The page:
No mere cricketer is he, either. Botham is a philanthropist, having raised more than £12m for various charities, notably Leukaemia and Lymphoma Research. In December, 30 years after his first walk from John o’Groats to Land’s End, he will set off again, in South Africa, where England are on tour. And he really does walk, too, not amble. As somebody who accompanied him on one of his dozen walks said: “You can’t keep up with him. The man is a phenomenon.”

Of all postwar sportsmen, only Bobby Charlton and, at a pinch, Henry Cooper come close to matching Botham’s enduring popularity. But Charlton, a shy man who was scarred by the Munich plane crash of 1958 (and may never have recovered from its emotional effects), has never comfortably occupied a public stage; and Cooper, being a boxer, had a solitary role. Botham, by contrast, spoke for England. Whenever he picked up his bat, or had a ball in his hand, he left spectators in no doubt.

Others have also spoken for England. Bobby Moore and Martin Johnson, captains respectively of England’s World Cup-winning football and rugby teams, were great players but did not reach out to people as naturally as Botham. Nick Faldo, Lester Piggott, Sebastian Coe and, to bring us up to date, Lewis Hamilton have beaten the best in the world, but they lacked those qualities that Botham displayed so freely. That is not to mark them down. They were, and are, champions. But Botham was born under a different star.

It was John Arlott, the great cricket commentator, who first spotted his uniqueness. Covering a match at Taunton in 1974, he asked the young colt to carry his bags up the rickety staircase to the press box, where Arlott, wearing his oenophile’s hat, pulled out a bottle of red wine and invited Botham to drink. Forty years later Botham is a discriminating wine drinker – and maker. Along with his friend and fellow England great Bob Willis, and their Australian wine­making pal Geoff Merrill, he has put his name to a notable Shiraz, “BMW”.

Arlott, with his nose for talent and good company, saw something in the young Botham that Brian Close, his captain at Somerset, was beginning to bring out. Later, Mike Brearley, as England captain, drew out something even more remarkable. As Rodgers and Hammerstein wrote, you’ve got to be carefully taught. And Botham, a fine team man as well as a supreme individual performer, has never withheld praise from those who enabled him to find his voice.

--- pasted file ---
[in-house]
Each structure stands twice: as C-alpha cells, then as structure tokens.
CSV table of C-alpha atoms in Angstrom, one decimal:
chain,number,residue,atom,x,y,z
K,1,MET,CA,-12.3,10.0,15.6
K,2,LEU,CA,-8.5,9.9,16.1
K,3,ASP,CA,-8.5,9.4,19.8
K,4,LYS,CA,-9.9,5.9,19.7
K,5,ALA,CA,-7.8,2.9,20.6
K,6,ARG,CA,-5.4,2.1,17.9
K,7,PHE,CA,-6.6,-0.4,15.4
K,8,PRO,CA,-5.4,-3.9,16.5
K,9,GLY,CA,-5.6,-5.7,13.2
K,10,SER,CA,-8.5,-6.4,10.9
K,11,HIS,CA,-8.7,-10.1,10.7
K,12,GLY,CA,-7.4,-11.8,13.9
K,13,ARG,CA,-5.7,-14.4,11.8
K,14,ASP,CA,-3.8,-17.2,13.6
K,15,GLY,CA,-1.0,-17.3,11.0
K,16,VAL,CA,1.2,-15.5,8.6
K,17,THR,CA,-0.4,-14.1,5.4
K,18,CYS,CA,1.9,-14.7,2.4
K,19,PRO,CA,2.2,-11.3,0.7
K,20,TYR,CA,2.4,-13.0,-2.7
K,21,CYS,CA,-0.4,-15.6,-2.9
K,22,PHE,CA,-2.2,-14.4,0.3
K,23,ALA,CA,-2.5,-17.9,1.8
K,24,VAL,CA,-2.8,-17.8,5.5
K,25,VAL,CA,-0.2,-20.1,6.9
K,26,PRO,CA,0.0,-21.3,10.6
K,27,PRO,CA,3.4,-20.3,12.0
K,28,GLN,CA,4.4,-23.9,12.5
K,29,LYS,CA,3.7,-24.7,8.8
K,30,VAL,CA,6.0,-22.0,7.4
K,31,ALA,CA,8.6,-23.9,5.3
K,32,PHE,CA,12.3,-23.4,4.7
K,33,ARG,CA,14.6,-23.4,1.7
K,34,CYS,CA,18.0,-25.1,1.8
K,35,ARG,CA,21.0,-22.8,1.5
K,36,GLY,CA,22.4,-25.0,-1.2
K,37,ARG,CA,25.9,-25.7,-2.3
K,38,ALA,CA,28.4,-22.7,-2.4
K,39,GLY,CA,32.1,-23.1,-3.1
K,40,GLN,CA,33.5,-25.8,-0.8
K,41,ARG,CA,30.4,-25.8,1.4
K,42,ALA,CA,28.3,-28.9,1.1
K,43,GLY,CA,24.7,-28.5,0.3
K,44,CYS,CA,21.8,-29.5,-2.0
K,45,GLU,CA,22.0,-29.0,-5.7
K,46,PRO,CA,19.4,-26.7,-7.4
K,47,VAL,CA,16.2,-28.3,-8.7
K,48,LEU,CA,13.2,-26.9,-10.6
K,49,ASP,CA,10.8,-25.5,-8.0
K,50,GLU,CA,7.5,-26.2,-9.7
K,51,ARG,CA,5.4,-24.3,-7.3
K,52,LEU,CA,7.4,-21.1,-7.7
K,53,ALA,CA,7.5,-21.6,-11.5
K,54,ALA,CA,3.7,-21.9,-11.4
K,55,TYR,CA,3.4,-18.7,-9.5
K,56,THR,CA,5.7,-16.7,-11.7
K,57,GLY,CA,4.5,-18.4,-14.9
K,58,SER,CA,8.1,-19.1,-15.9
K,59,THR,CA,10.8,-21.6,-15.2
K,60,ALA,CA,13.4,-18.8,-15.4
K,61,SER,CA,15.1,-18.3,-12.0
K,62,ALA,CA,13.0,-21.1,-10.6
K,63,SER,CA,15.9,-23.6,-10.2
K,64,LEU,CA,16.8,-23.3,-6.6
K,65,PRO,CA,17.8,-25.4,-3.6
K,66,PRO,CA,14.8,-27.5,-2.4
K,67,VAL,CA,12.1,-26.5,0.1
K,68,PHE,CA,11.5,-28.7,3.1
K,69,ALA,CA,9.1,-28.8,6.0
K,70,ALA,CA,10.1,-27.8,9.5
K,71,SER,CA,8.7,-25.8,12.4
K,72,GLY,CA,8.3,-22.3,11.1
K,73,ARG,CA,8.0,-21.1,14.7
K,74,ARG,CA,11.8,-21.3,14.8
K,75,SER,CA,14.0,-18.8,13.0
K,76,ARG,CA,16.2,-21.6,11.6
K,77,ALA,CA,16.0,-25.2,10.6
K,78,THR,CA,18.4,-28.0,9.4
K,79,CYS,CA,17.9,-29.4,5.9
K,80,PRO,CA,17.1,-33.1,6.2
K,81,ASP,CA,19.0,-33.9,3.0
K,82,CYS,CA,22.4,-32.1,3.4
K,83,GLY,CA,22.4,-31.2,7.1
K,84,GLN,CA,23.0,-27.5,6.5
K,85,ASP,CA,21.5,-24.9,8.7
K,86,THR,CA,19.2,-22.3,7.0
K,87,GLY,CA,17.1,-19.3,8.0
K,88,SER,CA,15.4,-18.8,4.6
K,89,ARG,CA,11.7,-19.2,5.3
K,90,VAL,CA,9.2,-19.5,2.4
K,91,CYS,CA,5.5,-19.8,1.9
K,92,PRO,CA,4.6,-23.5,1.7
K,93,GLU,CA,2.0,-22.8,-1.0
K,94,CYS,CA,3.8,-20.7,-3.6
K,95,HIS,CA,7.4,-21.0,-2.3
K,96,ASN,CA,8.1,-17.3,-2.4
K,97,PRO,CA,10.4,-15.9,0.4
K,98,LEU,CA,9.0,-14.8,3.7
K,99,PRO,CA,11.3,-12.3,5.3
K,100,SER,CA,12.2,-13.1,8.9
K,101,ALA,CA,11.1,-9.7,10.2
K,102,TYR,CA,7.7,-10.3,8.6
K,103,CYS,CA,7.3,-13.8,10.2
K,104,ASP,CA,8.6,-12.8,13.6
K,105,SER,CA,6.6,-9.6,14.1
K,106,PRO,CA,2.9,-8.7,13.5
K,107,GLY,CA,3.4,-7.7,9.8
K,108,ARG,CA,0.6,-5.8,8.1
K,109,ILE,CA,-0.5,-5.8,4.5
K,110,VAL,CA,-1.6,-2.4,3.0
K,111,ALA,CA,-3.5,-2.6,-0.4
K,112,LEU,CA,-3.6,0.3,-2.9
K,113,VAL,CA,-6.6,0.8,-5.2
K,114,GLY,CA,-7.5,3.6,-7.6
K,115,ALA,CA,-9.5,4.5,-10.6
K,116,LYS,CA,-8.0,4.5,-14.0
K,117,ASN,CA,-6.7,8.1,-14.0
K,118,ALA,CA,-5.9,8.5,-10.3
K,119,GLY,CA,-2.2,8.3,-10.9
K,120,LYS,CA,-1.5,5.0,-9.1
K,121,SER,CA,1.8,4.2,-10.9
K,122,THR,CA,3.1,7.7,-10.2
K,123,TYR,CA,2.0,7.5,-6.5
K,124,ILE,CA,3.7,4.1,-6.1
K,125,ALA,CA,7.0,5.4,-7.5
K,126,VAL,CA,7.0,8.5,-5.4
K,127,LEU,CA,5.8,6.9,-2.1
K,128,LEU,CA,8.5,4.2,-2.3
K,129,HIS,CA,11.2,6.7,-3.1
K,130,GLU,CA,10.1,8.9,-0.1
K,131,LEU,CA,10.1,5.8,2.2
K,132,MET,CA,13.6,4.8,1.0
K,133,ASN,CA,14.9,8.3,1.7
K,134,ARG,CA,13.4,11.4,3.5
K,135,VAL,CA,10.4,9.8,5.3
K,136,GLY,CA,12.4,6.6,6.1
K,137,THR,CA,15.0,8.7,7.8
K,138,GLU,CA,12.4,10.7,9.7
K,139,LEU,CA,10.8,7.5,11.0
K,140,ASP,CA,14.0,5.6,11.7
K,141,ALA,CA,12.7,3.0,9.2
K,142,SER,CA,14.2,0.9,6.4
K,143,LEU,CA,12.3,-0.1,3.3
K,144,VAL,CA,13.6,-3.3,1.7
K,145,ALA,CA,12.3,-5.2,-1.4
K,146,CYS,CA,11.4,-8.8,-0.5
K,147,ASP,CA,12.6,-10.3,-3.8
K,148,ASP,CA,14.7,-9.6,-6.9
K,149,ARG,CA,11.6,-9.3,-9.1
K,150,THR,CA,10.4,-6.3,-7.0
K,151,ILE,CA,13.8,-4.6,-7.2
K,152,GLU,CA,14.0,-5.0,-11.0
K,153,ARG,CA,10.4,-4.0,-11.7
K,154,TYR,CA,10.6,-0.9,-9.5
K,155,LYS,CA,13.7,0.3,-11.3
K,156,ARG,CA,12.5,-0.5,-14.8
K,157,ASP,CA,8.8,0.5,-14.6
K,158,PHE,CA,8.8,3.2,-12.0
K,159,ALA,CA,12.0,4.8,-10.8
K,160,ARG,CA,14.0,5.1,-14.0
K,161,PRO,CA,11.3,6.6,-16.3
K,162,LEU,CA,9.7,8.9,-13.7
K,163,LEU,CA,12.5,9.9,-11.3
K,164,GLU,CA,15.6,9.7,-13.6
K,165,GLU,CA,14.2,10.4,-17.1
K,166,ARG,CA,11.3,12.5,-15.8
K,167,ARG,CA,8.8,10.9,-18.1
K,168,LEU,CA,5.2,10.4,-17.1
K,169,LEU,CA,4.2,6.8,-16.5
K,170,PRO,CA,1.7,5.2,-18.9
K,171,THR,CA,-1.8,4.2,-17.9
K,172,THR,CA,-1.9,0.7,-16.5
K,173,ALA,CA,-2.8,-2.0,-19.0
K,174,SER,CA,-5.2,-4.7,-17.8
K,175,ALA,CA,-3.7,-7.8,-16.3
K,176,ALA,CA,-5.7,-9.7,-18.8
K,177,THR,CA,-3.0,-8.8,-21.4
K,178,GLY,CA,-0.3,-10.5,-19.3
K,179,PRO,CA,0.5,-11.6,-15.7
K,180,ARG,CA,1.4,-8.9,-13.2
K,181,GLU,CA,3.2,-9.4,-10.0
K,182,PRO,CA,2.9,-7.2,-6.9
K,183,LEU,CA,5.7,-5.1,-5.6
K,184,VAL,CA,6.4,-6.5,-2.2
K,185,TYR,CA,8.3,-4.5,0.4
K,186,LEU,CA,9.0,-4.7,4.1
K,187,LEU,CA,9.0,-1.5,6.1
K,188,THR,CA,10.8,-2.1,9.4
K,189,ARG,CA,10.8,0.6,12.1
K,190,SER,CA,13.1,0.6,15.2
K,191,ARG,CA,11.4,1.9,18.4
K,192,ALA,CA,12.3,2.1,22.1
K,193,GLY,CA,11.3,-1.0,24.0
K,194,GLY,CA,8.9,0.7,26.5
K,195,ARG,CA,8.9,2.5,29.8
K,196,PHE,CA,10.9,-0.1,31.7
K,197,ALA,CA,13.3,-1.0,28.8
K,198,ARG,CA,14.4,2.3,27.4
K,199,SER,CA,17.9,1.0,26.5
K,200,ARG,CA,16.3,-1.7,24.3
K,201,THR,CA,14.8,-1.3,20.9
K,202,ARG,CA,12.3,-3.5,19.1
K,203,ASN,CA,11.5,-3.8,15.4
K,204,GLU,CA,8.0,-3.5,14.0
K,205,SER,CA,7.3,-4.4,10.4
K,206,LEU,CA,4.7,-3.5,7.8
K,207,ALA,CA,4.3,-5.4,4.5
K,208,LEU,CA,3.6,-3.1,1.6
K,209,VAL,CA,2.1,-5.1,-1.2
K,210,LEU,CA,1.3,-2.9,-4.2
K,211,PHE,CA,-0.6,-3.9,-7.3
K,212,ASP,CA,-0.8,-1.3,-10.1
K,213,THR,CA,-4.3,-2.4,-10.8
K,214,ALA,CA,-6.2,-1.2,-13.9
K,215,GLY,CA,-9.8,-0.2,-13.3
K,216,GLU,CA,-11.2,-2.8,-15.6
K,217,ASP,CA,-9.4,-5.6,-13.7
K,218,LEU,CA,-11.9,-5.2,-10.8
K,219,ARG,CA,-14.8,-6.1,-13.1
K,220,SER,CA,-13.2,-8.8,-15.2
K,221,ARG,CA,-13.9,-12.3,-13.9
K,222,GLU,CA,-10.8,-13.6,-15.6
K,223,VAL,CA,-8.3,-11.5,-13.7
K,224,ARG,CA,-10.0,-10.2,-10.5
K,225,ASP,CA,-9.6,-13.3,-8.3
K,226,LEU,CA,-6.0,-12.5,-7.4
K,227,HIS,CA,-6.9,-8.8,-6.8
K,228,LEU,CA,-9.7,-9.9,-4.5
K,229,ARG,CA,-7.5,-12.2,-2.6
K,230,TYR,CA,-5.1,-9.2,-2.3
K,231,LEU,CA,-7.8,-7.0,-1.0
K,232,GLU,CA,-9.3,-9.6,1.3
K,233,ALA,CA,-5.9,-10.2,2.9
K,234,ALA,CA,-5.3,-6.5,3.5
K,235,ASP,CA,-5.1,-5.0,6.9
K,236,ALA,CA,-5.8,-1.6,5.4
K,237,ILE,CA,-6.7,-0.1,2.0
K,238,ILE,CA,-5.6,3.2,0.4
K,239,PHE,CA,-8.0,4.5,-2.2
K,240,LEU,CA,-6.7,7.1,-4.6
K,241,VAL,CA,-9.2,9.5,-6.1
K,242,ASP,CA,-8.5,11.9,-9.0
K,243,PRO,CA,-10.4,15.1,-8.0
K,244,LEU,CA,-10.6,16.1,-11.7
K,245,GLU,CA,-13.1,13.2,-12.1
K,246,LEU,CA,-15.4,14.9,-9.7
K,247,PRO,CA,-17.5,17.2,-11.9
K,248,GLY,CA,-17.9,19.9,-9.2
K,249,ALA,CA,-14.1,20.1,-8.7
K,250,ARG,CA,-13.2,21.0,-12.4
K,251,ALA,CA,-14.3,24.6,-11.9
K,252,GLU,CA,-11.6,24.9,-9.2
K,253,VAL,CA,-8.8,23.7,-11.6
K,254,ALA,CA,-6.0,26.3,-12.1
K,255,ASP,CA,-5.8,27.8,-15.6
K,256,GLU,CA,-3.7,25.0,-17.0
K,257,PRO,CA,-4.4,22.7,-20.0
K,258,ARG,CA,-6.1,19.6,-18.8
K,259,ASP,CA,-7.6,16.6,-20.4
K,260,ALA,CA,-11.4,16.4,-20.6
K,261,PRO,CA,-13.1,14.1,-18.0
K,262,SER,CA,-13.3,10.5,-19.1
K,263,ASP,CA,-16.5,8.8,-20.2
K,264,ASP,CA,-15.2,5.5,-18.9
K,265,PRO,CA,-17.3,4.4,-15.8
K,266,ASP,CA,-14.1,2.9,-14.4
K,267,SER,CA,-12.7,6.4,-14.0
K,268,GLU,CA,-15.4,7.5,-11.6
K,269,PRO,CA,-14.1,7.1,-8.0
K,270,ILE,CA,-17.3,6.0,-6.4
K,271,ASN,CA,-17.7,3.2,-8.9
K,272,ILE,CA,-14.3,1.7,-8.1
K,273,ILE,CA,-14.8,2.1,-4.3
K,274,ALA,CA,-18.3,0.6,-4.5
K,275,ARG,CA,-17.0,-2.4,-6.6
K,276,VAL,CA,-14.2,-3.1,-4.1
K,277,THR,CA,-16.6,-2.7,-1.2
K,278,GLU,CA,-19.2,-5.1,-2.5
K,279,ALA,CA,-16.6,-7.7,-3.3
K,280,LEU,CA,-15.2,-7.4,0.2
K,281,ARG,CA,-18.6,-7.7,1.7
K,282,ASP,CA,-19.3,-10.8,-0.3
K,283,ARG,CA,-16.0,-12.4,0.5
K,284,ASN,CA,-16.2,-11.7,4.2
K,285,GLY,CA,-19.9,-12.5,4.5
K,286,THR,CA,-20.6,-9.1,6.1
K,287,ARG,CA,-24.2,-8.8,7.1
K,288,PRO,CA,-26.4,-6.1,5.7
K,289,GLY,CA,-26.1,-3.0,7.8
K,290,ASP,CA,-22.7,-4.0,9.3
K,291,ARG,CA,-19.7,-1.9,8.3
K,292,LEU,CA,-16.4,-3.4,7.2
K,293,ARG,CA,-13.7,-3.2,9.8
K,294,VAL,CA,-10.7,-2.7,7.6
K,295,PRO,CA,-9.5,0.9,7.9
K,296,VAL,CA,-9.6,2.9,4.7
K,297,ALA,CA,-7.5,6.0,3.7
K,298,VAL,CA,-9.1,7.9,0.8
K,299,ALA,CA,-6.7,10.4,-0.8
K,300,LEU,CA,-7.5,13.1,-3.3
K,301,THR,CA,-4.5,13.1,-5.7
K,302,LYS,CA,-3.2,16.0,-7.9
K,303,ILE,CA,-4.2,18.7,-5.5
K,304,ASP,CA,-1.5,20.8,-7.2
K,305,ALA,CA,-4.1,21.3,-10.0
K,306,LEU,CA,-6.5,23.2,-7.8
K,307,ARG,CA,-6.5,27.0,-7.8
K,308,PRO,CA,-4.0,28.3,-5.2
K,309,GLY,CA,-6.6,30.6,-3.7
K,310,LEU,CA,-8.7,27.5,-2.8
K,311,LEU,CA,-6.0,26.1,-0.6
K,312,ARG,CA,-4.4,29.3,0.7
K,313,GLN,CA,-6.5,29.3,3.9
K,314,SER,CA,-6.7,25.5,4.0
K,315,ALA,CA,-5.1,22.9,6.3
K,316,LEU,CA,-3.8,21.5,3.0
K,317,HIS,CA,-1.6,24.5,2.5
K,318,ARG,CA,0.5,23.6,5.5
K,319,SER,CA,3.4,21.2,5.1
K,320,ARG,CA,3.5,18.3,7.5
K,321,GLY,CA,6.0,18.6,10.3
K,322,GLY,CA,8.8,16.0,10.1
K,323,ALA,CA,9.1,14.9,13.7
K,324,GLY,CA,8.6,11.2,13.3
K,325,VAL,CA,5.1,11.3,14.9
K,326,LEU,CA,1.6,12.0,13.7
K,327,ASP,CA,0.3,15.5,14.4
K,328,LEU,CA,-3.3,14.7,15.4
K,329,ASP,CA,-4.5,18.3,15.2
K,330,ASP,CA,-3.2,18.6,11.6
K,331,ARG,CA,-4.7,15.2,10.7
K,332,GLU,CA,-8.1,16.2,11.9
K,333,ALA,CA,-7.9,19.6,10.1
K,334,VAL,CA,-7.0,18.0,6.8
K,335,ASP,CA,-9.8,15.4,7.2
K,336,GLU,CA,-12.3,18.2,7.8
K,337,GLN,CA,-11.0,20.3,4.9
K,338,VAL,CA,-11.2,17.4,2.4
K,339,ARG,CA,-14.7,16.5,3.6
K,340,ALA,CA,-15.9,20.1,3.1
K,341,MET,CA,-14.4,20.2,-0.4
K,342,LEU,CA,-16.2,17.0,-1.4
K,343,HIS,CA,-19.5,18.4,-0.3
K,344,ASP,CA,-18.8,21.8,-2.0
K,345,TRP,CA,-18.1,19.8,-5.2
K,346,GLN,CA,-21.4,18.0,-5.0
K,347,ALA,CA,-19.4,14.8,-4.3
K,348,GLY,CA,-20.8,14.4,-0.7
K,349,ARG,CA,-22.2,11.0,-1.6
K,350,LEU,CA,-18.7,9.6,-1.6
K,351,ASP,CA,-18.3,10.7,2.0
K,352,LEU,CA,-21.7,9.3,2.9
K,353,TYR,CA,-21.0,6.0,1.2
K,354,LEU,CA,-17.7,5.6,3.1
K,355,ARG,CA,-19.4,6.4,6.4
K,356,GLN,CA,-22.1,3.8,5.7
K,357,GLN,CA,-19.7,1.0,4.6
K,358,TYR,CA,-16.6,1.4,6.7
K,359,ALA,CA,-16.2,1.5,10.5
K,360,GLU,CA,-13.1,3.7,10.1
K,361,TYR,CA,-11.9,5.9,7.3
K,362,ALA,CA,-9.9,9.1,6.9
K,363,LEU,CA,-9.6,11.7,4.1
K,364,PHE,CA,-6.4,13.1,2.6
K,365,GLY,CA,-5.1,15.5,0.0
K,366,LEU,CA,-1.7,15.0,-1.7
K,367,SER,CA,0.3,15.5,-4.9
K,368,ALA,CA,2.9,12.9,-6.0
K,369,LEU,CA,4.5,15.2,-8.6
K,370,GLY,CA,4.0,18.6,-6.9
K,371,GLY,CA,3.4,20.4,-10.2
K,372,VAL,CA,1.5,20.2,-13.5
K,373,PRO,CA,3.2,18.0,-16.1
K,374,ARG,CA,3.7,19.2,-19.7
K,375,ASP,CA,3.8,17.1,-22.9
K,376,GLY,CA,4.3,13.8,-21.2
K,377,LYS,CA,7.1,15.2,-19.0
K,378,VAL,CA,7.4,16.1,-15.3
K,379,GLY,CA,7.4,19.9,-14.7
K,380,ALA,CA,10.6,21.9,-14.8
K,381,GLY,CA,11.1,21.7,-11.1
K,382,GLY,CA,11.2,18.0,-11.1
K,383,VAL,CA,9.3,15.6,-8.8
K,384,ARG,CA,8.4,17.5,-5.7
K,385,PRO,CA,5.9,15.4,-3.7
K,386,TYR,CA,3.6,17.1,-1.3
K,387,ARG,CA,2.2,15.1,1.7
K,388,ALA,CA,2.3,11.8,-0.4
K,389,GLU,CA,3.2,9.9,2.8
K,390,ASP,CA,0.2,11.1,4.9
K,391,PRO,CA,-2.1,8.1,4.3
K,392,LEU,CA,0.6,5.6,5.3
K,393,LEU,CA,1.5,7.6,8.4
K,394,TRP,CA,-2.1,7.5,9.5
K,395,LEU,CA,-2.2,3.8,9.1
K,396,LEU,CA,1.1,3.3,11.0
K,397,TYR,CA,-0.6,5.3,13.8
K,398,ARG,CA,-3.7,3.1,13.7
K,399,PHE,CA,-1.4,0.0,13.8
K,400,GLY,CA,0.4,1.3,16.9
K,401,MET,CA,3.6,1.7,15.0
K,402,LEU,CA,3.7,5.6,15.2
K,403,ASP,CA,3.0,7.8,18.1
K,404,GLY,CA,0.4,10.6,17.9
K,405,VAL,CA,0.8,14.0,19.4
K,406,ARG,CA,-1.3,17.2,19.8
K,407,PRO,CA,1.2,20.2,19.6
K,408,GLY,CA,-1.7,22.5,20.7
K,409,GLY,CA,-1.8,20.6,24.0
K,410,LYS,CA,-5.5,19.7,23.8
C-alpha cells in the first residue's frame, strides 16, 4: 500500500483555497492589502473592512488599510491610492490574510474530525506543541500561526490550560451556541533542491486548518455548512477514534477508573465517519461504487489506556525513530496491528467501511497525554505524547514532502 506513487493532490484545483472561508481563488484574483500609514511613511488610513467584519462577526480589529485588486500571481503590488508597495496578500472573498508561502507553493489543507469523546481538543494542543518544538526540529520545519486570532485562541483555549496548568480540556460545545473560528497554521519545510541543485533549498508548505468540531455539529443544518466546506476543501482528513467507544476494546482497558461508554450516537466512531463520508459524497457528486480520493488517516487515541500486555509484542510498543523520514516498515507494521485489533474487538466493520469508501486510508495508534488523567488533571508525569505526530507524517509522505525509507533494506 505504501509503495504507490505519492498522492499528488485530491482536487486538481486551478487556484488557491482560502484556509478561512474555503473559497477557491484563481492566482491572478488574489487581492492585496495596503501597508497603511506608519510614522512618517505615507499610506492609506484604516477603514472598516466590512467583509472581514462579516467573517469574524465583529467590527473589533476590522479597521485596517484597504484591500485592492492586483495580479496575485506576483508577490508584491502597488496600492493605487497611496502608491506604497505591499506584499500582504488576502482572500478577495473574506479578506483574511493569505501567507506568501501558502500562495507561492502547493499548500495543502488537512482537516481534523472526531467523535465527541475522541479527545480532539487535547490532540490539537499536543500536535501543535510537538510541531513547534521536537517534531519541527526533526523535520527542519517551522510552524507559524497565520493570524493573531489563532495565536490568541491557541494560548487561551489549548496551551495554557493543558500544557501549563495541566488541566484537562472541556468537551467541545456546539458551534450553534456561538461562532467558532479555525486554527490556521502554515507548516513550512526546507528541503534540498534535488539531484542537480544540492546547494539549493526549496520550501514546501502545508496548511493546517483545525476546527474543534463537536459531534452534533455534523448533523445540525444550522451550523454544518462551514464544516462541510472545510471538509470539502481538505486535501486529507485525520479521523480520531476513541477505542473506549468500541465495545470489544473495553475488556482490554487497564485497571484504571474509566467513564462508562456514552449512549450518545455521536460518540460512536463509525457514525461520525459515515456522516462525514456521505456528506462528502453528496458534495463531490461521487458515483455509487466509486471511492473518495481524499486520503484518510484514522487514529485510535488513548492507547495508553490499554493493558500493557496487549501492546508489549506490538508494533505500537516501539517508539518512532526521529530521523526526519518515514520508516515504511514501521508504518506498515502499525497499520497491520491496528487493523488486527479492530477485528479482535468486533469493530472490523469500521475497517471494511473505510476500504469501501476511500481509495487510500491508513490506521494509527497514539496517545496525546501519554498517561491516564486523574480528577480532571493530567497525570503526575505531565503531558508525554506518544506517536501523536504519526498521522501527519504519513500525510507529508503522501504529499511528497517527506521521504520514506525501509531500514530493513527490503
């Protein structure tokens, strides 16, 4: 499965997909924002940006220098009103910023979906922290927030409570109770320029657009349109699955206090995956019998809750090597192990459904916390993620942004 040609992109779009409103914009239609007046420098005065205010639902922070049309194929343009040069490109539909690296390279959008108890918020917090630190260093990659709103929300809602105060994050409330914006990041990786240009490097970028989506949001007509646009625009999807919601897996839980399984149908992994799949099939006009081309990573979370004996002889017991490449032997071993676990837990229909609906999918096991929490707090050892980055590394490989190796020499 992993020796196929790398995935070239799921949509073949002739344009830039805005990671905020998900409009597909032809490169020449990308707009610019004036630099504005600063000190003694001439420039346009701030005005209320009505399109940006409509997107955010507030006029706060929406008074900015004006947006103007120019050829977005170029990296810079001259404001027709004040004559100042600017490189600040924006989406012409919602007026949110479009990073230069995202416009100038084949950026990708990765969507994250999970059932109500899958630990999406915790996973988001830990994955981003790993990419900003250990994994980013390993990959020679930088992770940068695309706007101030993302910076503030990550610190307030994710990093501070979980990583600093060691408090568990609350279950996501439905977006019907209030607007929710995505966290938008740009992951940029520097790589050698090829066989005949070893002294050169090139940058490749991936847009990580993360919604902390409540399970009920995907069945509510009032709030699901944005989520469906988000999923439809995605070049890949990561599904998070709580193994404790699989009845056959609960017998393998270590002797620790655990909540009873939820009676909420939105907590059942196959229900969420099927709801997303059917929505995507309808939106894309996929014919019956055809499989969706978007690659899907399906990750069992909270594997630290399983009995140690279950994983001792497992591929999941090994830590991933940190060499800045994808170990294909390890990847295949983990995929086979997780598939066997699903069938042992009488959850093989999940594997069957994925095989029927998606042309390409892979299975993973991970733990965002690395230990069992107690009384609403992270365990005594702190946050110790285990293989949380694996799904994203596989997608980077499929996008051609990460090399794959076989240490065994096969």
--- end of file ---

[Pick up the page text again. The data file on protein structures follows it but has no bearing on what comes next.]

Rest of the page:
If sport reveals character, then cricket is the game that reveals it most clearly. In no other sport is the individual performance rooted so firmly in a team context. Every over brings a contest of skill and intelligence between batsman and bowler but only a team can win the match. “A cricketer,” as Arlott said, “is showing you something of himself all the time.”

Cricket also reveals national character more than any other sport. Football may be the most popular game in the world but cricket, and cricketers, tell us far more about England and Englishness. It is instructive, in this regard, to hear what Philippe Auclair, a French journalist and author long resident in London, has to say about Botham: “He is essentially an 18th-century Englishman.” In one! It’s not difficult to sense a kinship with Tom Jones, Fielding’s embodiment of 18th-century life, who began his journey, as readers may recall, in Somerset.

A country boy who played for Worcestershire after leaving Somerset, and who lives by choice in North Yorkshire, Botham is an old-fashioned Englishman. Although nobody has yet found him listening to the parson’s sermon, he is conservative with a small and upper-case C, a robust monarchist, handy with rod and gun, and happiest with a beaker in front of him. He represents (though he would never claim to be a representative) all those people who understand instinctively what England means, not in a narrow way, but through something that is in the blood.

Above all, he will be remembered for ever as the hero of 1981. Even now it takes some believing that Botham bowled and batted with such striking success that the Australians, who were one up after two Tests, were crushed. Some of us who were actually at Headingley for the famous third Test – thousands who claim to have been there were not – recall the odds of 500-1 on an England victory going up on the electronic scoreboard that Saturday evening.

Botham made 149 not out as England, following on, beat the Aussies by 18 runs. For three hours the country seemed to stop. In the next Test, at Edgbaston, Botham took five wickets for one run as Australia fell under his spell. Then, at Old Trafford, on a dank Saturday afternoon, he played the most memorable innings of his life and one of the greatest innings ever played by an Englishman: 118 magnificent, joyful runs. Joy: that’s the word. Botham brought joy into people’s lives.

Yet it was the final Test at the Oval, which ended in a draw, that brought from him a performance no less remarkable than those from before. He bowled 89 overs in that match, flat out, continuing to run in when others withdrew with injury. That was the team man coming to the fore. Little wonder his comrades thought the world of him.

Modest, loyal, respectful to opponents, grateful to all who have lent him a hand, and supported throughout a turbulent life by Kath, his rock of a wife, and their three children, this is a cricketing hero to rank with W G Grace, Jack Hobbs, Wally Hammond and Fred Trueman. A feature in the lives of all who saw him, and a very English hero. 

This article first appeared in the 26 November 2015 issue of the New Statesman, Terror vs the State